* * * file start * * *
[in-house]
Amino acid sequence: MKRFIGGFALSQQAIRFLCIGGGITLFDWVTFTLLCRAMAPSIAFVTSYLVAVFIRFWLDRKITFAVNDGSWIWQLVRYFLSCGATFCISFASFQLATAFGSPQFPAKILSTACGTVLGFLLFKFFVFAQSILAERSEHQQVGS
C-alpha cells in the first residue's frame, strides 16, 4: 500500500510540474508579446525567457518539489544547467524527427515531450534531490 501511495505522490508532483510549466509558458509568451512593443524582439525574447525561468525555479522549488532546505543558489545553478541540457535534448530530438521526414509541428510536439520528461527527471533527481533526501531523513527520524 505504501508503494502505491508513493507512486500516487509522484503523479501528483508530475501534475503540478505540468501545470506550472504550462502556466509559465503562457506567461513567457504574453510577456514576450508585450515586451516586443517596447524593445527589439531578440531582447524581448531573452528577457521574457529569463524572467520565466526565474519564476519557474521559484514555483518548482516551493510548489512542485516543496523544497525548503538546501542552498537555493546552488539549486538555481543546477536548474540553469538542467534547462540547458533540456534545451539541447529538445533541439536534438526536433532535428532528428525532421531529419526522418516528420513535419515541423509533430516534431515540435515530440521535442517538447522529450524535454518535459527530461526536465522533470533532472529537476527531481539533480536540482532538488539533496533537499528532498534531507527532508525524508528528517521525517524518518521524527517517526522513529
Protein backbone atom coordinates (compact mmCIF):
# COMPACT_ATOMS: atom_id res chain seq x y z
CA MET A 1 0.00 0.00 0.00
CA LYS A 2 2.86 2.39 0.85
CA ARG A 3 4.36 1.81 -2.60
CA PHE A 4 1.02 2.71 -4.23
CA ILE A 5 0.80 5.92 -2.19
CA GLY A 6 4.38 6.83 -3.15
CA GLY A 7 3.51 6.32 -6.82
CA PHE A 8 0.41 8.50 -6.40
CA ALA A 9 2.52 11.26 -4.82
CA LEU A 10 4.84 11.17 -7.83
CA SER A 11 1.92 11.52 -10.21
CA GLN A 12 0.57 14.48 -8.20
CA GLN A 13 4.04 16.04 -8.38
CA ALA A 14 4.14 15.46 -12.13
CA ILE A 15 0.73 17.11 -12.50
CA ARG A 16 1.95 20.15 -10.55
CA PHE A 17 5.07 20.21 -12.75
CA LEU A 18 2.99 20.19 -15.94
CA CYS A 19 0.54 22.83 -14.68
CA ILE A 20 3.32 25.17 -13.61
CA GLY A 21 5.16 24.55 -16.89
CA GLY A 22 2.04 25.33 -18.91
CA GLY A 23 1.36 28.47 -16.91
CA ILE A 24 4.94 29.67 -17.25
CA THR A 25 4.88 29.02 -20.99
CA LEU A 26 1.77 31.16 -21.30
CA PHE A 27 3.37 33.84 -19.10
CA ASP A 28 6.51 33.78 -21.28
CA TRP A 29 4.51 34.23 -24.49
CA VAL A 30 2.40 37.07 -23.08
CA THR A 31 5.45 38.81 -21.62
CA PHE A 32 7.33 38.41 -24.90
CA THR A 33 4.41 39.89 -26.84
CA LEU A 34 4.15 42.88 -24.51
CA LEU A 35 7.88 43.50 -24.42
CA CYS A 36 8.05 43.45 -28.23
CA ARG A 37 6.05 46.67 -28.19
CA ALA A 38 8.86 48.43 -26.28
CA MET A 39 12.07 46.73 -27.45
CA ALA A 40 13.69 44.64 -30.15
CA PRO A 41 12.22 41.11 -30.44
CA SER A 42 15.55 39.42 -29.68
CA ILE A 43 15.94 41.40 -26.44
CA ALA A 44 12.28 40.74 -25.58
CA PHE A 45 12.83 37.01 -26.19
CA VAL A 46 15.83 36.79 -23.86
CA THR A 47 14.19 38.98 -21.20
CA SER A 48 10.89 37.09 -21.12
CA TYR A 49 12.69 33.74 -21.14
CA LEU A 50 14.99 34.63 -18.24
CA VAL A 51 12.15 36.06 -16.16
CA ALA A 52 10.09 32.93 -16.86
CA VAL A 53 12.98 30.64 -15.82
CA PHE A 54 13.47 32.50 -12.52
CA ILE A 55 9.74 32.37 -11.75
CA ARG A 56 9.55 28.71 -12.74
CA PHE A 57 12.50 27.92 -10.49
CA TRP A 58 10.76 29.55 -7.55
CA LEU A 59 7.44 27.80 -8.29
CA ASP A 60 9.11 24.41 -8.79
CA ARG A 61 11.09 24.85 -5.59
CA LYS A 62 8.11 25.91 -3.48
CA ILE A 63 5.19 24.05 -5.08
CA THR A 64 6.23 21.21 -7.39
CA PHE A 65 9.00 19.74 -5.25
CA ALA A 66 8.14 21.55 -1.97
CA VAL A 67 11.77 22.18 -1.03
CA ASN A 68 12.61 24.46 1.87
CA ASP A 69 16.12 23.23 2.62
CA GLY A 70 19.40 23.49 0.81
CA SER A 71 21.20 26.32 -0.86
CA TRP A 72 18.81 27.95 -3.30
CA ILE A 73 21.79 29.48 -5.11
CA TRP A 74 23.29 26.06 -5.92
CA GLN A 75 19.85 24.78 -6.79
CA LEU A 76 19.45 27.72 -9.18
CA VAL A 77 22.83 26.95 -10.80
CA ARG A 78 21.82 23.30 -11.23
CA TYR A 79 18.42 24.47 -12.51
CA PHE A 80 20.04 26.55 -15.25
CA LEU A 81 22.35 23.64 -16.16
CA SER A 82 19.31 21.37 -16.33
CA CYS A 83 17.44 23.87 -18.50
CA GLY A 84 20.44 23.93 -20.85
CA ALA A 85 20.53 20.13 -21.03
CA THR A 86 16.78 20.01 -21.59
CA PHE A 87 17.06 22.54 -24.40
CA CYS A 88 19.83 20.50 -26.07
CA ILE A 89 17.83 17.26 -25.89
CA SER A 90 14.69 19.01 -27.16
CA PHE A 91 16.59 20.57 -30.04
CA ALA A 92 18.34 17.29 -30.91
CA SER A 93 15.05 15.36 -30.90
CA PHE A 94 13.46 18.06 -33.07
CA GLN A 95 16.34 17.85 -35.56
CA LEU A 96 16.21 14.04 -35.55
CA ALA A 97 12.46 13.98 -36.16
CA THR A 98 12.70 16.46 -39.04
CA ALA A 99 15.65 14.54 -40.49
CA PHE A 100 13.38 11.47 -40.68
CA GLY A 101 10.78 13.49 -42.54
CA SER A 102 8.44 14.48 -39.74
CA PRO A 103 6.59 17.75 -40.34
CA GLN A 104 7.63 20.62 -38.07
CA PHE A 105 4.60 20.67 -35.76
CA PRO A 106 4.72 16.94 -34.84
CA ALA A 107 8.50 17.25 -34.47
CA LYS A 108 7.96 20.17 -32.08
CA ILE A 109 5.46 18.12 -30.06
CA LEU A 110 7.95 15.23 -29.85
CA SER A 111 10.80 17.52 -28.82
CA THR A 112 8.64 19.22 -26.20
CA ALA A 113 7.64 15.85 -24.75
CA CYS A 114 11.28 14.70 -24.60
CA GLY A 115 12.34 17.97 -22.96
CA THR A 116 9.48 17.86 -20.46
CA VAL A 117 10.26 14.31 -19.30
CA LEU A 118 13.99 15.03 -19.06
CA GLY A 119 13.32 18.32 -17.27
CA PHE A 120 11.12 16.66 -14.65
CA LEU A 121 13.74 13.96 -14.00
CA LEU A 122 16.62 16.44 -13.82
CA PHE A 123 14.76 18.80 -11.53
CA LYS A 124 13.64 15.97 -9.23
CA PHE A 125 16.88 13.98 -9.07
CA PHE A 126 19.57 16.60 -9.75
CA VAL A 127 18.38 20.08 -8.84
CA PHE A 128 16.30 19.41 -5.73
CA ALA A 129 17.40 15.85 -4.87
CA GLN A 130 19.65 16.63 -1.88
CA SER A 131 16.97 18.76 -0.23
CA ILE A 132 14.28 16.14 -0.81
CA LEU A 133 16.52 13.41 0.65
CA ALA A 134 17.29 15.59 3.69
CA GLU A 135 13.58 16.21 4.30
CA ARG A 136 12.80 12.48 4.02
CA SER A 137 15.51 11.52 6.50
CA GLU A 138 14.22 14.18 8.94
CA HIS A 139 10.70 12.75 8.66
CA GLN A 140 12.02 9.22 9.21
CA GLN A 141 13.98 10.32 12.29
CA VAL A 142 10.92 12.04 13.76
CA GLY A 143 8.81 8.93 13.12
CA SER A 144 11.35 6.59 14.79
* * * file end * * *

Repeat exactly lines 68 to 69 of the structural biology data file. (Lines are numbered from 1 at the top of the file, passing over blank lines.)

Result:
CA ILE A 63 5.19 24.05 -5.08
CA THR A 64 6.23 21.21 -7.39